5. Jonathan,

    I don’t know what your tax bracket is, but if your tax liability last year (state and federal) was (just for example purposes) 25%, then that mortgage is only going to cost you 4.5% net assuming you can itemize the interest paid. In today’s market, you can easily find investments that will net out more than 4.5% or gross more than 6%. If you were to do that, then the sense would be to let the mortgage run the course instead of paying it off early. For example purposes, let’s say you have a $500k house note (6%) from January 2008, in which today you have 35% paid off after Nov 1. That would mean you have paid an additional $2500 per month for the last 40-something months, and have thus paid an additional $117,500 since January 1 2008. If you could have gotten compound growth of even 6.5%, you would have a little under $140,000 in an investment account at the four year mark. At the end, even at 6.5%, you would have walked away (with no additional $2500 payments to mortgage or savings since Nov 2011) $780k in your investment account. Subtract the $580k in interest from a $500k loan over 30 years at 6%, and you just cost yourself a quarter of a million dollars. Even if you stuck it in a non-compoundable investment (ie bonds) and you were able to make a spread, you cost yourself $40k or $50k if the spreads were low.

    Besides, paying off the mortgage early isn’t good for cash flow. I know you mentioned having a good cash reserve beforehand, but you never really know what you’re going to need. Sure people talk about a three month or six month or year cushion, but until something happens you really don’t know what is appropriate.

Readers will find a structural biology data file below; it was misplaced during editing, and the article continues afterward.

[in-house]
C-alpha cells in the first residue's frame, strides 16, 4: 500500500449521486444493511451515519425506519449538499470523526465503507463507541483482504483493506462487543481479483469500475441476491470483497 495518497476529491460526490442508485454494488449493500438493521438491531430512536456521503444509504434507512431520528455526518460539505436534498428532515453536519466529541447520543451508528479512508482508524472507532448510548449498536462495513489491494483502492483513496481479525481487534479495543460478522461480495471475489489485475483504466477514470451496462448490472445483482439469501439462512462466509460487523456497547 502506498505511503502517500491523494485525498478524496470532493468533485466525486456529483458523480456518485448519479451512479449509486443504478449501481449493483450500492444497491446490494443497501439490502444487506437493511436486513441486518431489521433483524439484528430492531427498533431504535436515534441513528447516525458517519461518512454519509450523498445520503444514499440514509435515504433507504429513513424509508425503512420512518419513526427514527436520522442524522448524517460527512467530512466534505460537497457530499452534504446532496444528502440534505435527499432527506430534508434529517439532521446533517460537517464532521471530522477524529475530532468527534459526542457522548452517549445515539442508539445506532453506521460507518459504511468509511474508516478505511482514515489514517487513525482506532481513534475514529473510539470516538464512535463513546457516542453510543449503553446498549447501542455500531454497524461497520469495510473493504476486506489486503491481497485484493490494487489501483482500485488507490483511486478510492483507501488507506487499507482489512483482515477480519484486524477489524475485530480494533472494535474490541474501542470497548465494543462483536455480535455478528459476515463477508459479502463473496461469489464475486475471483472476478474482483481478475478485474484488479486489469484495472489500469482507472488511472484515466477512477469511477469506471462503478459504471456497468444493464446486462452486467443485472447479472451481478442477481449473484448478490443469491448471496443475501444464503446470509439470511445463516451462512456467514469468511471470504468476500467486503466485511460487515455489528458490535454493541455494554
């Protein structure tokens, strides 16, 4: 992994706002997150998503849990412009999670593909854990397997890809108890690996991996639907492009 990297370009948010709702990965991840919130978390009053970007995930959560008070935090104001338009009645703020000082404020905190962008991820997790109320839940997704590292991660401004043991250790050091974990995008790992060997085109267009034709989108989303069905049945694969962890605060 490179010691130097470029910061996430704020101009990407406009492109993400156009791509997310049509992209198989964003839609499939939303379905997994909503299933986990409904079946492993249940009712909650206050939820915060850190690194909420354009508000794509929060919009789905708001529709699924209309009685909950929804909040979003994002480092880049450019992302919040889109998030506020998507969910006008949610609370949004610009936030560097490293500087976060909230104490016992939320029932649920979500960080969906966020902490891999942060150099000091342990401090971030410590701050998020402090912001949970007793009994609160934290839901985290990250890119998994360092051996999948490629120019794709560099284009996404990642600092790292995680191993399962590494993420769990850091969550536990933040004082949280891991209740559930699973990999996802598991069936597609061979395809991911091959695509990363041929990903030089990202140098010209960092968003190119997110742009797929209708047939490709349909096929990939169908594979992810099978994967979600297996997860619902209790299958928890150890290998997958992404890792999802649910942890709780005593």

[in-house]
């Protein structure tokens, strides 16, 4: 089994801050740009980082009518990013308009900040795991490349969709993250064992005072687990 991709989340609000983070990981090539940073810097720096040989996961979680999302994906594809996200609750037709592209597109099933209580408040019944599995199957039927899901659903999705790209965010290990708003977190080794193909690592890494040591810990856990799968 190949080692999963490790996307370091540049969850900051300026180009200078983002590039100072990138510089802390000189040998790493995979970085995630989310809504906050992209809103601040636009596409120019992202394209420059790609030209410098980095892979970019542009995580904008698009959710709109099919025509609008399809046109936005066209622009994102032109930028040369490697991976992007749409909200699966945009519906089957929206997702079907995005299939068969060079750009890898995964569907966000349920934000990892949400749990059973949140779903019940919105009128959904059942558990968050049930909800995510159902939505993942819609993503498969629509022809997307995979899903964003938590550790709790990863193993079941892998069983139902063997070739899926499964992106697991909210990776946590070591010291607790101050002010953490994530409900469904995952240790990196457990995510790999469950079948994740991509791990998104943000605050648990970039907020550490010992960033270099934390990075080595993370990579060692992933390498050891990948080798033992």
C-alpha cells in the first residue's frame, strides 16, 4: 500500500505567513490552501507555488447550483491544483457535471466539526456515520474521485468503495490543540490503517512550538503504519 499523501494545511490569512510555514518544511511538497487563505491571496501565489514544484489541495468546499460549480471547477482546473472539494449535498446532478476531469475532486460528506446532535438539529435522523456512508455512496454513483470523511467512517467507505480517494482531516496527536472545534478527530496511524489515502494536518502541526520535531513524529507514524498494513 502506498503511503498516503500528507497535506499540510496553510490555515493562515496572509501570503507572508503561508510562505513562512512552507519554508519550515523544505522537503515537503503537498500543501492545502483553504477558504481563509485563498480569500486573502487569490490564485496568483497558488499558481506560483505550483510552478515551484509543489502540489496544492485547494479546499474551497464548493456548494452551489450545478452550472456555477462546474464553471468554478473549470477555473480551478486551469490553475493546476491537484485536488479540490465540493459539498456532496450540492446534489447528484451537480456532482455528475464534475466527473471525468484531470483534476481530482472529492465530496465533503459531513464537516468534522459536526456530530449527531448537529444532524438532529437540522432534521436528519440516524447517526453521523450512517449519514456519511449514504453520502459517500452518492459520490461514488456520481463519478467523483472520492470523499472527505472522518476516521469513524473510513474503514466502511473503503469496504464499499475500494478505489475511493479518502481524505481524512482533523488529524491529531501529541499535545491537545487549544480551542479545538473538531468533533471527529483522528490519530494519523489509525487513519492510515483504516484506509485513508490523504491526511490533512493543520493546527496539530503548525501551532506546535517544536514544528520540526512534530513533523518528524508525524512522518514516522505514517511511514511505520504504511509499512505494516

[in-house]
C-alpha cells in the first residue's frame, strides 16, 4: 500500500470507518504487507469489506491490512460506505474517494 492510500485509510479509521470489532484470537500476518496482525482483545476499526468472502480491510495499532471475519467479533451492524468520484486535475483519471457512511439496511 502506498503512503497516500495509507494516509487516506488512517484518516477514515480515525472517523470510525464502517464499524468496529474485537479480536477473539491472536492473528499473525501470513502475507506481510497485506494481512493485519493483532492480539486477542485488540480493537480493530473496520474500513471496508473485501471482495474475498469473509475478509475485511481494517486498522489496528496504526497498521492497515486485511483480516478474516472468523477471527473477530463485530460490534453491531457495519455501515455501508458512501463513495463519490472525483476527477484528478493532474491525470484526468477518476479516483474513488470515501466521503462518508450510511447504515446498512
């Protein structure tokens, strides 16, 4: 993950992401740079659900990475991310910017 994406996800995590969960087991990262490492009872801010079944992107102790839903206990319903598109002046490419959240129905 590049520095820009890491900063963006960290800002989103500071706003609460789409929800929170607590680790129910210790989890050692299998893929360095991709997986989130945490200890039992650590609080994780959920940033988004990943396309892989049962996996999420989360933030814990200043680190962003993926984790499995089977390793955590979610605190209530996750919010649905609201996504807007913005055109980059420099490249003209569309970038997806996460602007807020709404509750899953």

My last comment is on the “only pay down the mortgage if you’re maximizing tax-advantaged accounts.” The reason why is that today there is an option for a generation skipping tax for a Roth IRA (one-time transfer tax free up to $5 million), but I don’t believe you have grandkids, so that doesn’t do you (or your average reader probably) any good. When a person dies, a retirement account is the worst thing your estate can have. And, if anything happens in the short-term and you need that money, there are only a few items that are allowable where you won’t be penalized to death.

    Just some ideas for thought. Keep on keeping on.

  6. It’s always amazing to me on posts like this one (or on the one several weeks ago with the Macro/Micro US government finance comparison), how people come out to defend debt! It just shows how over the last 50 years being continually in debt has come to be so ingrained in our psyches.